Acquisitions and alliances may also disrupt our ongoing business, divert our resources and require significant management attention that would otherwise be available for ongoing development of our current business. In addition, we may be required to make additional capital investments or undertake remediation efforts to ensure the success of our acquisitions, which may reduce the benefits of such acquisitions. We also may be required to use a substantial amount of our cash or issue debt or equity securities to complete an acquisition or realize the potential of an alliance, which could deplete our cash reserves and/or dilute our existing stockholders and newly-issued securities may have rights, preferences or privileges senior to those of existing stockholders. Following an acquisition or the establishment of an alliance offering new solutions, we may be required to defer the recognition of revenue that we receive from the sale of solutions that we acquired or that result from the alliance, or from the sale of a bundle of solutions that includes such new solutions. In addition, our ability to maintain favorable pricing of new solutions may be challenging if we bundle such solutions with sales of existing solutions. A delay in the recognition of revenue from sales of acquired or alliance solutions, or reduced pricing due to bundled sales, may cause fluctuations in our quarterly financial results, may adversely affect our operating margins and may reduce the benefits of such acquisitions or alliances.

Additionally, competition within the software industry for acquisitions of businesses, technologies and assets has been, and is expected to continue to be, intense. Acquisitions could become the target of regulatory reviews, which could lead to increased legal costs, or could potentially jeopardize the consummation of the acquisition. As such, even if we are able to identify an acquisition that we would like to pursue, the target may be acquired by another strategic buyer or financial buyer such as a private equity firm, or we may otherwise not be able to complete the acquisition on commercially reasonable terms, if at all.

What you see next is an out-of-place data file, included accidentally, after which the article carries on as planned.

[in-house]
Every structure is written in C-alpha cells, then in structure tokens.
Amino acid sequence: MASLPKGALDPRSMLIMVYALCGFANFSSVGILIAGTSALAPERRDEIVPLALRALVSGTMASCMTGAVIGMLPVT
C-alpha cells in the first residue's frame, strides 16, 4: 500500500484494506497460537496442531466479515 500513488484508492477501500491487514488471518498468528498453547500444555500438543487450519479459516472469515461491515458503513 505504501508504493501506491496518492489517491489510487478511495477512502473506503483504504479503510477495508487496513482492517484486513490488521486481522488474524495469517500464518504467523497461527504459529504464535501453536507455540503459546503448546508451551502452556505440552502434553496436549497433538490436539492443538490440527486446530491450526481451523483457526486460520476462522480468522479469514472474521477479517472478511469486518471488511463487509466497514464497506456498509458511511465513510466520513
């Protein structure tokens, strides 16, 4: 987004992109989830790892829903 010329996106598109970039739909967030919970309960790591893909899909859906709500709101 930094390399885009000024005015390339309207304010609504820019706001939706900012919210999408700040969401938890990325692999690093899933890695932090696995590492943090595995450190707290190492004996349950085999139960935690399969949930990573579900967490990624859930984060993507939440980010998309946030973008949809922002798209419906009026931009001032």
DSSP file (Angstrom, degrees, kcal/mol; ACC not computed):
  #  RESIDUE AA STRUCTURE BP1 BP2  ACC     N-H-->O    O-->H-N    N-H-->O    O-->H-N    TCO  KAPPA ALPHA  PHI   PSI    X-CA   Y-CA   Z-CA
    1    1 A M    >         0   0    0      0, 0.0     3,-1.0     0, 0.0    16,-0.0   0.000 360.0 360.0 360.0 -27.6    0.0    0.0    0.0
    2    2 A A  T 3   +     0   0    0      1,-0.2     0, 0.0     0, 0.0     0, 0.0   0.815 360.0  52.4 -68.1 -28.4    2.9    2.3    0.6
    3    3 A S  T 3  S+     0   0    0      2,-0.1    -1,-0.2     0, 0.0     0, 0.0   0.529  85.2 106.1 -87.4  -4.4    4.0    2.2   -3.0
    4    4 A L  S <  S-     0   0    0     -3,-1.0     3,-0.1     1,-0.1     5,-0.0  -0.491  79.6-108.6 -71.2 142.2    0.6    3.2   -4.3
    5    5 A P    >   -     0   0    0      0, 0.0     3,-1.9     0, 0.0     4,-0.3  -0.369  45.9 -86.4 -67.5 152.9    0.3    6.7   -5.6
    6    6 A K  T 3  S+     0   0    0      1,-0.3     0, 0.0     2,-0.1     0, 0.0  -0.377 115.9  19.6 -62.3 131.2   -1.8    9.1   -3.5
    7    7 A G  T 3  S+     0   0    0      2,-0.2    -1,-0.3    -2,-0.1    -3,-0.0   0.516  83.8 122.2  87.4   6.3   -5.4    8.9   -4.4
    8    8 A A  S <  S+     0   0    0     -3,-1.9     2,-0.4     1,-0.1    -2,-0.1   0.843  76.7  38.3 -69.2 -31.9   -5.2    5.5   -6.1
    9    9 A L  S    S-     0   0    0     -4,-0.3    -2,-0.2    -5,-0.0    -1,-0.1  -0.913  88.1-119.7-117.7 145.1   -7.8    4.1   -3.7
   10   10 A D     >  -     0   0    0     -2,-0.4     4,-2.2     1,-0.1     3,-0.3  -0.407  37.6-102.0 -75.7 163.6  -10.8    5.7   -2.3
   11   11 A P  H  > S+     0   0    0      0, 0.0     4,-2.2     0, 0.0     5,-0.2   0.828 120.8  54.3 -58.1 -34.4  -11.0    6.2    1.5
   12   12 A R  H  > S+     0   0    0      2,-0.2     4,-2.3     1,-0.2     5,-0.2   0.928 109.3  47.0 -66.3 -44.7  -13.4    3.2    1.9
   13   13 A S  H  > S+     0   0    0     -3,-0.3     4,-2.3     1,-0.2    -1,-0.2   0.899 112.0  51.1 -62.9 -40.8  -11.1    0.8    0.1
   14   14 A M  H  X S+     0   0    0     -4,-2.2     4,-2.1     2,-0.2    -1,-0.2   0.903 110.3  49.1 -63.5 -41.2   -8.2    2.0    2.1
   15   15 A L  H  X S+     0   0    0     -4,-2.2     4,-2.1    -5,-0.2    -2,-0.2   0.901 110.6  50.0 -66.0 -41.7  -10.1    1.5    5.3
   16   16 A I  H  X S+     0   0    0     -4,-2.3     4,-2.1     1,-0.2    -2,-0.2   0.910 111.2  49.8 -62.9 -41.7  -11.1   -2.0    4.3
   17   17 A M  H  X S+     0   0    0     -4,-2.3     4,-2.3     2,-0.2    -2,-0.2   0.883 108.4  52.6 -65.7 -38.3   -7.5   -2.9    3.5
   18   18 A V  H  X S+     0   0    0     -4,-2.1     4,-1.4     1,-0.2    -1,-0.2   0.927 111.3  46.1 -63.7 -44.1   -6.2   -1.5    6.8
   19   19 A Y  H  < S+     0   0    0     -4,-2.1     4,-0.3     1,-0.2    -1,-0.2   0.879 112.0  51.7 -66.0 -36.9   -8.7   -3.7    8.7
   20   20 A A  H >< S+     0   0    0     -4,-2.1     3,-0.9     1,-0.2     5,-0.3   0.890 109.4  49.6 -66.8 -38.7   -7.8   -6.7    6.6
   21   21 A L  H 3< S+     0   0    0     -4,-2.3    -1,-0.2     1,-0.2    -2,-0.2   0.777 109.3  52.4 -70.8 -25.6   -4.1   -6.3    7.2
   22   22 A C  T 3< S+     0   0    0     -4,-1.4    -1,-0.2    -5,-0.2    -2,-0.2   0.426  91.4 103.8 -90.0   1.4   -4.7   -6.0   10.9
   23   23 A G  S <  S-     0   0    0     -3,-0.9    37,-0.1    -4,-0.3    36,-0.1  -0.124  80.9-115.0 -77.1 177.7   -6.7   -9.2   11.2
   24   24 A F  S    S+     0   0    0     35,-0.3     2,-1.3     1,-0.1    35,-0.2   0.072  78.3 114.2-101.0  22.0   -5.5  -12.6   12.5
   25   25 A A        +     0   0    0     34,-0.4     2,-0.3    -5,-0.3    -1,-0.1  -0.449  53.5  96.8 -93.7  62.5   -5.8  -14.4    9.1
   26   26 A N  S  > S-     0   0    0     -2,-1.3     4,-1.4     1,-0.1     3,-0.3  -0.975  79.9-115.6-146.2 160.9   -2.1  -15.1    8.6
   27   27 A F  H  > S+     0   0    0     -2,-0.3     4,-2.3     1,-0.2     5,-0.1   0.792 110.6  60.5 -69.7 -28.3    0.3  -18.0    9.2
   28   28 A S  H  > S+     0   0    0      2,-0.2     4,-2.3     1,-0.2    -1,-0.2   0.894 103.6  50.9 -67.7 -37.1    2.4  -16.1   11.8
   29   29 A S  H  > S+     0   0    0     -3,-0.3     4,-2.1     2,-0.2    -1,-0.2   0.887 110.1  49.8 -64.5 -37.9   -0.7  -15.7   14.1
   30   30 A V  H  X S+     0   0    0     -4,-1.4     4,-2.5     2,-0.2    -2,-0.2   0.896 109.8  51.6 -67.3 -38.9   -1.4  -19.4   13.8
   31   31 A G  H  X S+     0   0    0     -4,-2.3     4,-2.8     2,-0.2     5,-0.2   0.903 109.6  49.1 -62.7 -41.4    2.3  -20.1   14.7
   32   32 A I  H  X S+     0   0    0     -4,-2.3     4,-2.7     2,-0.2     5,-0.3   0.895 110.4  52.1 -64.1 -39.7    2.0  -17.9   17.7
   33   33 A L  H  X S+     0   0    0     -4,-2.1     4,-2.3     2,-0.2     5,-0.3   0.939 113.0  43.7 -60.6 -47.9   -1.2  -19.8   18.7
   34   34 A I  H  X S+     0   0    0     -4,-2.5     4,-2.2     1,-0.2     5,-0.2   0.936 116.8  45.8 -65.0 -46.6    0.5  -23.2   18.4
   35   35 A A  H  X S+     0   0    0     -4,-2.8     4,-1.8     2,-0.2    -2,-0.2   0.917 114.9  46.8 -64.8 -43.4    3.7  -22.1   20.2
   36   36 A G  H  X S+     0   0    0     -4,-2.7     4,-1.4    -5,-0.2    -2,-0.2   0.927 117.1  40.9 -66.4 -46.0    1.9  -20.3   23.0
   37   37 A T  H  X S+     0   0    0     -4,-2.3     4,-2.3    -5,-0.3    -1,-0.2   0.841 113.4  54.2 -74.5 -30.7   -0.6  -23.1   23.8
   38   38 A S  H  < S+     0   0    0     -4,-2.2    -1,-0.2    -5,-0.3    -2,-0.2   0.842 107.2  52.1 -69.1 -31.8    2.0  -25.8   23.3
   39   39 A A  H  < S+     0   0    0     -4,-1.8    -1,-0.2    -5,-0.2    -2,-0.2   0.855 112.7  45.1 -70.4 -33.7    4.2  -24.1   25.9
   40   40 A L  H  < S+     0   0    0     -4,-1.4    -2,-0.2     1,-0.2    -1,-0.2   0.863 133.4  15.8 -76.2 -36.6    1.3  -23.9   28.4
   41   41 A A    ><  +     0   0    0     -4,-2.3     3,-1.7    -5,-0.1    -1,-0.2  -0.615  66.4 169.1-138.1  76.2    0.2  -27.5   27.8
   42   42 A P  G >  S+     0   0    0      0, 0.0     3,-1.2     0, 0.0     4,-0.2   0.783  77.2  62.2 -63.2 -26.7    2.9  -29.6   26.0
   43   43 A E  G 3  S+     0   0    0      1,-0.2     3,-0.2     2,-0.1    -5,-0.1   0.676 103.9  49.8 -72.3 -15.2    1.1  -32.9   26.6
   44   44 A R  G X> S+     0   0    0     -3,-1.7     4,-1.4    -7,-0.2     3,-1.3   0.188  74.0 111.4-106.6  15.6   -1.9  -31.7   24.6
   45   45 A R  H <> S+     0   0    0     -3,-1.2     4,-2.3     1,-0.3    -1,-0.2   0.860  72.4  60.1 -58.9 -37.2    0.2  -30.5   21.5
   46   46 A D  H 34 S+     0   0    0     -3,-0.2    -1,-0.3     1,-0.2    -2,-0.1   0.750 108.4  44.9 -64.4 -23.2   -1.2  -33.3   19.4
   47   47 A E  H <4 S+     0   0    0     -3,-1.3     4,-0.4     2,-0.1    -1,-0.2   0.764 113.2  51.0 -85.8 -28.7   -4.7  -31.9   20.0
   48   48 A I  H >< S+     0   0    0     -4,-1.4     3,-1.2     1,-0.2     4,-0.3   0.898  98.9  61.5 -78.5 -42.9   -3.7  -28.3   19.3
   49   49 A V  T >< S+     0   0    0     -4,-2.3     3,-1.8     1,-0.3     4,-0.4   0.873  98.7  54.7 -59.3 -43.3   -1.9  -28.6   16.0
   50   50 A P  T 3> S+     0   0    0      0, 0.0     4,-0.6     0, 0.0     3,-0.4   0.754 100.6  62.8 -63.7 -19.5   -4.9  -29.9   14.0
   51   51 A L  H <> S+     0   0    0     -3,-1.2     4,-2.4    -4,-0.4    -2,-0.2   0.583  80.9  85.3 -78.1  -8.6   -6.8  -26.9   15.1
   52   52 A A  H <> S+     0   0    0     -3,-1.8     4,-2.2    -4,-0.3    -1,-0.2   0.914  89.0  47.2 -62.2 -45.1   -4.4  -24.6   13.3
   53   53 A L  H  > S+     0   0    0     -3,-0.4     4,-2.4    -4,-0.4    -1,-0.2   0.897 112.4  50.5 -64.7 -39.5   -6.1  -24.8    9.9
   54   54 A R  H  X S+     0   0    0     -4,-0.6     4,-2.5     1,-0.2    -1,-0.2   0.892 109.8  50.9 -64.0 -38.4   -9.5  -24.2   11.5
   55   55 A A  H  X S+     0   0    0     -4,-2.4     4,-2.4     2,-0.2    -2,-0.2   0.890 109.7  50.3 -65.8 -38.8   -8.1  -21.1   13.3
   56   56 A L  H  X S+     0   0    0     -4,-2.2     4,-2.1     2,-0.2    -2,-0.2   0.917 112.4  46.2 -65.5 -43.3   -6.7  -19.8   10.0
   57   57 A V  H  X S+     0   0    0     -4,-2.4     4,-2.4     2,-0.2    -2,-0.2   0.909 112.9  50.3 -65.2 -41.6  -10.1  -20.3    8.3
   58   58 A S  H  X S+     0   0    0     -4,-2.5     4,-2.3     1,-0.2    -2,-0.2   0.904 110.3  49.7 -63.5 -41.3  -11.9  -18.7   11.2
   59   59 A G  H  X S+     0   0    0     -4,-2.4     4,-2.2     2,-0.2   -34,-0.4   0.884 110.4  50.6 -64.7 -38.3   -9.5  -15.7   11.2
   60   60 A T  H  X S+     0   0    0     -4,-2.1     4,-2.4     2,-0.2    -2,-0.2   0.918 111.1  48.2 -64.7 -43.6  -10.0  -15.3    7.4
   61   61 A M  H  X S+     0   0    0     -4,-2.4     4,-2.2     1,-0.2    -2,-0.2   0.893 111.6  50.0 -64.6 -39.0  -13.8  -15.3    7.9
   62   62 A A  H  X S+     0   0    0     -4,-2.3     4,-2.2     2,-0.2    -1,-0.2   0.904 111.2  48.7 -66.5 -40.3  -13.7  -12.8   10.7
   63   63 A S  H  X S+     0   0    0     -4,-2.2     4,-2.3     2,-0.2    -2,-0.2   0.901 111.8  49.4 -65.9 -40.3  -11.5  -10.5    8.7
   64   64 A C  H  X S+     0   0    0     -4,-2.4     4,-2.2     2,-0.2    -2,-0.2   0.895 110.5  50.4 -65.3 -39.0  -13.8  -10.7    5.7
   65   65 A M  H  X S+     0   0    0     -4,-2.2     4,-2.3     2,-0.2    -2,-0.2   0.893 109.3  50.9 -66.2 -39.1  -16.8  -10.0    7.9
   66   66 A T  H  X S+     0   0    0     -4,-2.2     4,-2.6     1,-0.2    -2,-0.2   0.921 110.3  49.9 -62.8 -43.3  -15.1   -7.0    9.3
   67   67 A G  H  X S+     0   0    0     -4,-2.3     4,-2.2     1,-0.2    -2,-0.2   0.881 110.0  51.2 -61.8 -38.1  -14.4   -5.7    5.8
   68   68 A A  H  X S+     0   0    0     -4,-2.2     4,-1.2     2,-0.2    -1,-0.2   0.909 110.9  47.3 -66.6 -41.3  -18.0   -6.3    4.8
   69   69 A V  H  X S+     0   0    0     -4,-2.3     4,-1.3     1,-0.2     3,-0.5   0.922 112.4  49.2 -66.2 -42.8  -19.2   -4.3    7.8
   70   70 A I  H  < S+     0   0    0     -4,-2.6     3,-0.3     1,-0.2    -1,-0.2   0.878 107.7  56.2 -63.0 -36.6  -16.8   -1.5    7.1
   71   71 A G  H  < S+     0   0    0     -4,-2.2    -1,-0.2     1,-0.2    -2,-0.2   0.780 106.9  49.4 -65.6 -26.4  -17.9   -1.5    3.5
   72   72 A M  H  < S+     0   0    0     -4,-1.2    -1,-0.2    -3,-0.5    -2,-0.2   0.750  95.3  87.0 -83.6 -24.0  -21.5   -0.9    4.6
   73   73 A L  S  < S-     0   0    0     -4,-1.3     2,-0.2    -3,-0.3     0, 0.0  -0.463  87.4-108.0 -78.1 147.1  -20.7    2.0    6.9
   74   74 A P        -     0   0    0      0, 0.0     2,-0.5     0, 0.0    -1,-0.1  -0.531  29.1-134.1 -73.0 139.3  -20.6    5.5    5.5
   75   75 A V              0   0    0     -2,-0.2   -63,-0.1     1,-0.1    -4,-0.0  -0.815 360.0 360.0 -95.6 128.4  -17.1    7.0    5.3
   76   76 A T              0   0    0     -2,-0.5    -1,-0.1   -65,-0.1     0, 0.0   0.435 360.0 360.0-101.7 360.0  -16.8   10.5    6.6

We evaluate our capital structure from time to time and may seek to repurchase our securities, refinance our indebtedness or raise debt or equity to finance our operations. However, we may not be able to do so when desired on favorable terms, if at all, or without dilution to our stockholders and we may not realize the anticipated benefits of these transactions.

We may seek to repurchase our securities, refinance our indebtedness or may need to obtain additional financing to execute on our current or future business strategies, including to develop new or enhance existing solutions, acquire businesses and technologies or otherwise respond to competitive pressures. We may not be successful in managing our capital structure through these scenarios, or they may have an adverse impact on our financial position or the price of our common stock. Our ability to raise capital in the future may be limited, and if we fail to raise capital when needed, we could be prevented from growing and executing our business strategy.

If we raise additional funds through the issuance of equity or convertible debt securities, the percentage ownership of our stockholders could be significantly diluted. If we accumulate additional funds through debt financing, a substantial portion of our operating cash flow may be dedicated to the payment of principal and interest on such indebtedness, thus limiting funds available for our business activities. We cannot assure stockholders that additional financing will be available on terms favorable to us, or at all. If adequate funds are not available or are not available on acceptable terms, when we desire them, our ability to fund our operations, take advantage of unanticipated opportunities, develop or enhance our solutions, invest in future growth opportunities or otherwise respond to competitive pressures would be significantly limited. Any of these factors could adversely impact our results of operations.